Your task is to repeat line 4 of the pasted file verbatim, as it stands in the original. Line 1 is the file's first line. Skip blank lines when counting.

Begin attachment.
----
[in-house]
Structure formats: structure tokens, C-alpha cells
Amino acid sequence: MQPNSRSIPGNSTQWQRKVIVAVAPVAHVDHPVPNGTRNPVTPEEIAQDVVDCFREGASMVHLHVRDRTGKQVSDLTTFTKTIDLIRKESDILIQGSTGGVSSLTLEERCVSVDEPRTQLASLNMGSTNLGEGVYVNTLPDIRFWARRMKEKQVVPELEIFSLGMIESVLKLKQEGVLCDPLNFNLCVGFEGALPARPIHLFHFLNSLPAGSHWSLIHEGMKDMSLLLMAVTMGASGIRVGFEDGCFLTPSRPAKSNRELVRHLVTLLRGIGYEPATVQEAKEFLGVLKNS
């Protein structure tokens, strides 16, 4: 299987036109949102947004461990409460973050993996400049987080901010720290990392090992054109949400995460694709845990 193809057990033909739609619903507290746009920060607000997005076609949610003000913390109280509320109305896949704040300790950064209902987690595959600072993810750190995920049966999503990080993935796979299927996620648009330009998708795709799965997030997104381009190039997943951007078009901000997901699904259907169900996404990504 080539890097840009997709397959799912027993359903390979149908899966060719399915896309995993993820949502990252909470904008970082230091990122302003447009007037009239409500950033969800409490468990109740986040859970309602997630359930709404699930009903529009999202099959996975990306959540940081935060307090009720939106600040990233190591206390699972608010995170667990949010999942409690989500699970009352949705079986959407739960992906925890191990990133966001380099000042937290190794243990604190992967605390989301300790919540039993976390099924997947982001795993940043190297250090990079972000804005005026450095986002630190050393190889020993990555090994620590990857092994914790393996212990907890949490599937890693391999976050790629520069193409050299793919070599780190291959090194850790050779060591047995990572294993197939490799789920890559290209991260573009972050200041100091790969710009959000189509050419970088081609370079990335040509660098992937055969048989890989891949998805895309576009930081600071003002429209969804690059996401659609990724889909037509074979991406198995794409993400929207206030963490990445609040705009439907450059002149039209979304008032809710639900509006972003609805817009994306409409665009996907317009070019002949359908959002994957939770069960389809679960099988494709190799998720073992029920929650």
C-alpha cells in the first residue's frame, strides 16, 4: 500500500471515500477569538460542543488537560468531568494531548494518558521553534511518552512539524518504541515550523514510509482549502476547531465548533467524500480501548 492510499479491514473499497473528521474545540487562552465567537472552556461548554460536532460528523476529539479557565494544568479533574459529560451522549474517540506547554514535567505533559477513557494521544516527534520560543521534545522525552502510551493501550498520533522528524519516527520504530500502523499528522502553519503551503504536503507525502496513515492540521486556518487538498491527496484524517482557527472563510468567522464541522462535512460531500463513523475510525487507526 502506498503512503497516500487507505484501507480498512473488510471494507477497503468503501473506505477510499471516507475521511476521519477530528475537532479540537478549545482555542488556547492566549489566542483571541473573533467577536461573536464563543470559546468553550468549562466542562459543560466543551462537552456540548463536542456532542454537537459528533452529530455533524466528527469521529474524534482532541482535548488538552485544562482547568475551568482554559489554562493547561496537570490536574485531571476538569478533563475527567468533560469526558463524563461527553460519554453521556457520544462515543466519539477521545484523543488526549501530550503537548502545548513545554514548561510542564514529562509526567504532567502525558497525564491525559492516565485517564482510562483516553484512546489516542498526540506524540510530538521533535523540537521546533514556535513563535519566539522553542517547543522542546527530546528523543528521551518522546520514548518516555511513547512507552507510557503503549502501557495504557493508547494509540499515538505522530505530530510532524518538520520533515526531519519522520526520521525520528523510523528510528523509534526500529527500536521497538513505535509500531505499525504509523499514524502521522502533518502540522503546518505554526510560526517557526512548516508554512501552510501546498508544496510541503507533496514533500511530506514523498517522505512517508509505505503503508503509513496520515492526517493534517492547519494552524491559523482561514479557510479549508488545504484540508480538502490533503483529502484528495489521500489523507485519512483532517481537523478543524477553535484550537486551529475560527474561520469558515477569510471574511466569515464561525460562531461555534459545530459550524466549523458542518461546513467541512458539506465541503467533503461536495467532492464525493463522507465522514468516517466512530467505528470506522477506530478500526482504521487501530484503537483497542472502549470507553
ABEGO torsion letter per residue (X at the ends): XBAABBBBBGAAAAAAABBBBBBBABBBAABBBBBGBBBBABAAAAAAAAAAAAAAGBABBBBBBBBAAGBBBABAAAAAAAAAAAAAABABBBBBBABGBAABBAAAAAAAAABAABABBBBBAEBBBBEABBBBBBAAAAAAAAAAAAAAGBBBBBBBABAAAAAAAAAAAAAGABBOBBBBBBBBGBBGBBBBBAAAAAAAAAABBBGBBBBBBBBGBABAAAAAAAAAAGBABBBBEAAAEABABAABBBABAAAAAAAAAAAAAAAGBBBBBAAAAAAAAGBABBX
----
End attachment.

């Protein structure tokens, strides 16, 4: 299987036109949102947004461990409460973050993996400049987080901010720290990392090992054109949400995460694709845990 193809057990033909739609619903507290746009920060607000997005076609949610003000913390109280509320109305896949704040300790950064209902987690595959600072993810750190995920049966999503990080993935796979299927996620648009330009998708795709799965997030997104381009190039997943951007078009901000997901699904259907169900996404990504 080539890097840009997709397959799912027993359903390979149908899966060719399915896309995993993820949502990252909470904008970082230091990122302003447009007037009239409500950033969800409490468990109740986040859970309602997630359930709404699930009903529009999202099959996975990306959540940081935060307090009720939106600040990233190591206390699972608010995170667990949010999942409690989500699970009352949705079986959407739960992906925890191990990133966001380099000042937290190794243990604190992967605390989301300790919540039993976390099924997947982001795993940043190297250090990079972000804005005026450095986002630190050393190889020993990555090994620590990857092994914790393996212990907890949490599937890693391999976050790629520069193409050299793919070599780190291959090194850790050779060591047995990572294993197939490799789920890559290209991260573009972050200041100091790969710009959000189509050419970088081609370079990335040509660098992937055969048989890989891949998805895309576009930081600071003002429209969804690059996401659609990724889909037509074979991406198995794409993400929207206030963490990445609040705009439907450059002149039209979304008032809710639900509006972003609805817009994306409409665009996907317009070019002949359908959002994957939770069960389809679960099988494709190799998720073992029920929650």